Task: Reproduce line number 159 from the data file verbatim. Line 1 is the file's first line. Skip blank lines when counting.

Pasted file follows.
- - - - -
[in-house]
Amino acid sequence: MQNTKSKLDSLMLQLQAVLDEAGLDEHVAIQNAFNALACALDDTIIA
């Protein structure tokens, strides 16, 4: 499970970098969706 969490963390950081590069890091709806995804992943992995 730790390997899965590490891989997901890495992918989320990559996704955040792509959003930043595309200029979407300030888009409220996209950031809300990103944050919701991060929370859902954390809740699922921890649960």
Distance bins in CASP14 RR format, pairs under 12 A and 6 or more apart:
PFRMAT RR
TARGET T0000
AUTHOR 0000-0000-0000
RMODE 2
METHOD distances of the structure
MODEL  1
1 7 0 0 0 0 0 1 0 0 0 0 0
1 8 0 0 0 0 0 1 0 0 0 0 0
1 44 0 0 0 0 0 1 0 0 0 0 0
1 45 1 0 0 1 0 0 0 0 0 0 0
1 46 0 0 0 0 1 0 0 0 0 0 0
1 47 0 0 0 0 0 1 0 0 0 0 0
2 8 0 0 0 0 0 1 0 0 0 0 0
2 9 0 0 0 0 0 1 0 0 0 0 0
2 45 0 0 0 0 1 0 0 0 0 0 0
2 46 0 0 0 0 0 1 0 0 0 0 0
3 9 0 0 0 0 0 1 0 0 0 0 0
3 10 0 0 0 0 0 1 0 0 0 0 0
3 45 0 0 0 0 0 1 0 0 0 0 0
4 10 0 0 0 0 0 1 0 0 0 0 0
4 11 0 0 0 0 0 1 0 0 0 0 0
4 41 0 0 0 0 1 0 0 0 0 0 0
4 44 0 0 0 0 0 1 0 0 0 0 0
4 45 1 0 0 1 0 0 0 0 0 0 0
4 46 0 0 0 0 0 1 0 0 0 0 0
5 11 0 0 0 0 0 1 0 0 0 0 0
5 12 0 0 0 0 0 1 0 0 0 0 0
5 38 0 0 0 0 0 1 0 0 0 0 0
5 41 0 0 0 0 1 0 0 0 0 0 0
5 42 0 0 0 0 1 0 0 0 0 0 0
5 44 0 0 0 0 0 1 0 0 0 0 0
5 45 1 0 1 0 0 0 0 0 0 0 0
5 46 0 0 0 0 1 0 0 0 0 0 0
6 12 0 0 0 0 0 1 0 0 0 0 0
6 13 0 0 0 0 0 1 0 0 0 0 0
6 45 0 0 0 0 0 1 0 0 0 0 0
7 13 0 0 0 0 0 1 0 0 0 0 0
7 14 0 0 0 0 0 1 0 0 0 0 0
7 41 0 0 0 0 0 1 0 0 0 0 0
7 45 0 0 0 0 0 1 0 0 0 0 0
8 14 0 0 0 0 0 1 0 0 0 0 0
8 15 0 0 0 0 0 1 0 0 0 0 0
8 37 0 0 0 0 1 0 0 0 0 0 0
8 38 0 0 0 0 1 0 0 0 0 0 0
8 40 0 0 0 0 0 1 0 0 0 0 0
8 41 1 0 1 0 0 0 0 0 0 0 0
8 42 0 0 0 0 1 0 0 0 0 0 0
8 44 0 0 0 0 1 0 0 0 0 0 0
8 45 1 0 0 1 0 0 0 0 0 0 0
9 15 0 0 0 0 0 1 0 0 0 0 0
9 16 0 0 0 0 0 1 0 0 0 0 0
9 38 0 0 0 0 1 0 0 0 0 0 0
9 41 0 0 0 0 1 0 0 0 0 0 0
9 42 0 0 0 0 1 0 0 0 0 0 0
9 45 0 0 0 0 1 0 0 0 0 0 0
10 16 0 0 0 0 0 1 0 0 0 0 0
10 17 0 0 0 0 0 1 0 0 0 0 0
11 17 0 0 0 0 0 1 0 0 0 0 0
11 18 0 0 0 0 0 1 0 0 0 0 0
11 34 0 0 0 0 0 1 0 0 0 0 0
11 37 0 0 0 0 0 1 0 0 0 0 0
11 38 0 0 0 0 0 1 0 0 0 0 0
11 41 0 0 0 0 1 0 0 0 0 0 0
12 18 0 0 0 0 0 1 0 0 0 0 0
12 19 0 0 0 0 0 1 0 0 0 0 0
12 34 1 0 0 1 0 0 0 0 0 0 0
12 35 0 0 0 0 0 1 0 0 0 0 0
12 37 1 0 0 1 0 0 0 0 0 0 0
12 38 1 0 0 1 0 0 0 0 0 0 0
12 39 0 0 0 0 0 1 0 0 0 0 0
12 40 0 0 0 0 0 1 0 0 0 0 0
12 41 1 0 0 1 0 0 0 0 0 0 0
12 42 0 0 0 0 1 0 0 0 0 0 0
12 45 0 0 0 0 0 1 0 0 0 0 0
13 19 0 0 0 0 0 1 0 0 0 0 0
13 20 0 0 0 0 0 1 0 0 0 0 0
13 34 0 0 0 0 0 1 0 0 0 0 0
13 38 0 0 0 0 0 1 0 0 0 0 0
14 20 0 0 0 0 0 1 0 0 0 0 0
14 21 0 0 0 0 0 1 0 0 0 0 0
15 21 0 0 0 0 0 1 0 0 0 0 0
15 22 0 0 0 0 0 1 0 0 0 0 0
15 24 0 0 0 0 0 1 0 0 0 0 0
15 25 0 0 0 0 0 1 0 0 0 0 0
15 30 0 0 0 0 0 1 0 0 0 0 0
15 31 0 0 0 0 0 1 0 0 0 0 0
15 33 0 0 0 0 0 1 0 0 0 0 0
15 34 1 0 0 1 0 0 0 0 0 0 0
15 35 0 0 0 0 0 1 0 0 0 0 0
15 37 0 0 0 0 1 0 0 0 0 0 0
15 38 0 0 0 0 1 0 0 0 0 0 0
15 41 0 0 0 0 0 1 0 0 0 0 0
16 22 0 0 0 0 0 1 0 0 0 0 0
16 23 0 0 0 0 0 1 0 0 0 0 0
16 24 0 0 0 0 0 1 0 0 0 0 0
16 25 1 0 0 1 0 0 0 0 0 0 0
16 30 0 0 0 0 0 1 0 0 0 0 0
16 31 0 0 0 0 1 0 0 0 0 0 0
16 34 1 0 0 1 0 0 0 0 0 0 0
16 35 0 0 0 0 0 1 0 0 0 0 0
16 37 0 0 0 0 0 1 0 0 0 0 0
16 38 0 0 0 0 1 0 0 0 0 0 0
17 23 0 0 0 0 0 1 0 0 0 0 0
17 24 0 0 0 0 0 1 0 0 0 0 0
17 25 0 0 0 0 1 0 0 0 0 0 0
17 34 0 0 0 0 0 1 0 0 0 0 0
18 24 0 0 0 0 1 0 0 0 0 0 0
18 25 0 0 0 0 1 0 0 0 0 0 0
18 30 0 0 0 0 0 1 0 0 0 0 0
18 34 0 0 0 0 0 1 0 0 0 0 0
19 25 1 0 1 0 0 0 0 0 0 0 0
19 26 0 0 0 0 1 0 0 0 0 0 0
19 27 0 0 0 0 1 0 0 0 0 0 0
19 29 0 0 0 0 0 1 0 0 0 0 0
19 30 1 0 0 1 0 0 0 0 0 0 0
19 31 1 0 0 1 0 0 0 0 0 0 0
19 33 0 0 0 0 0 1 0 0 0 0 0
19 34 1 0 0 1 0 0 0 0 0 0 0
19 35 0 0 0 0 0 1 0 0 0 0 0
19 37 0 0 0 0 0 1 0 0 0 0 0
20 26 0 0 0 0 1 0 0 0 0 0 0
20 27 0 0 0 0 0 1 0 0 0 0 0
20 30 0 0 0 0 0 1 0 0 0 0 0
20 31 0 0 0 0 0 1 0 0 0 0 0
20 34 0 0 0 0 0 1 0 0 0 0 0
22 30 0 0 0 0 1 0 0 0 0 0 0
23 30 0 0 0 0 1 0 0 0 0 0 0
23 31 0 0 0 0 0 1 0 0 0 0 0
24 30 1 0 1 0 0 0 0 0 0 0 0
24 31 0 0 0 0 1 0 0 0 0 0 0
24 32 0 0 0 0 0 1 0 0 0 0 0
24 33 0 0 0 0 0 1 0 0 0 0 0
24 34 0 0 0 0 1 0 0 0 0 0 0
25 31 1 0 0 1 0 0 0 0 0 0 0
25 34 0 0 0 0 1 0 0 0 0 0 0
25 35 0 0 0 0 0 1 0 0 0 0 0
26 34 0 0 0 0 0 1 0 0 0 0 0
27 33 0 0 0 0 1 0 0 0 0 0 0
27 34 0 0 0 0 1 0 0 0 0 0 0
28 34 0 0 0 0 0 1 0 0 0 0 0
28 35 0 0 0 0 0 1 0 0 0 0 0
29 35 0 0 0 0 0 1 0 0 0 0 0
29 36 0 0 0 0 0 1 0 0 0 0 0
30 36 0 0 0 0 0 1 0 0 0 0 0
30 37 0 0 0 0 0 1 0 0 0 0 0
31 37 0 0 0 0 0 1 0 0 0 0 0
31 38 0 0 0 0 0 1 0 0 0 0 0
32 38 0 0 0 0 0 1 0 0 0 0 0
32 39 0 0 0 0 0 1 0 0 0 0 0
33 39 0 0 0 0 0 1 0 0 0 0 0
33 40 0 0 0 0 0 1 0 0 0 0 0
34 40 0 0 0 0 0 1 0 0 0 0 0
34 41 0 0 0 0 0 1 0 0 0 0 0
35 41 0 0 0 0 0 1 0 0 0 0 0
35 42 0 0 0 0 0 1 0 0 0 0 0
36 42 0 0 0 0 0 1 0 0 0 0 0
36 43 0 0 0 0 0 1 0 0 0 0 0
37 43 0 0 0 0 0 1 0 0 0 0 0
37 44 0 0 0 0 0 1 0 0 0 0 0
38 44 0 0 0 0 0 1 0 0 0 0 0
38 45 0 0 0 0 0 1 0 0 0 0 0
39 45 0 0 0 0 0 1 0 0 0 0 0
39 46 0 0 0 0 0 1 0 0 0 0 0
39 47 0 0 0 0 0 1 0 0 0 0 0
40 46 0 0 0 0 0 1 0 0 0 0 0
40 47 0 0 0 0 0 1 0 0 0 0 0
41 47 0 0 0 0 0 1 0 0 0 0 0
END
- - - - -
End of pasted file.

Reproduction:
35 42 0 0 0 0 0 1 0 0 0 0 0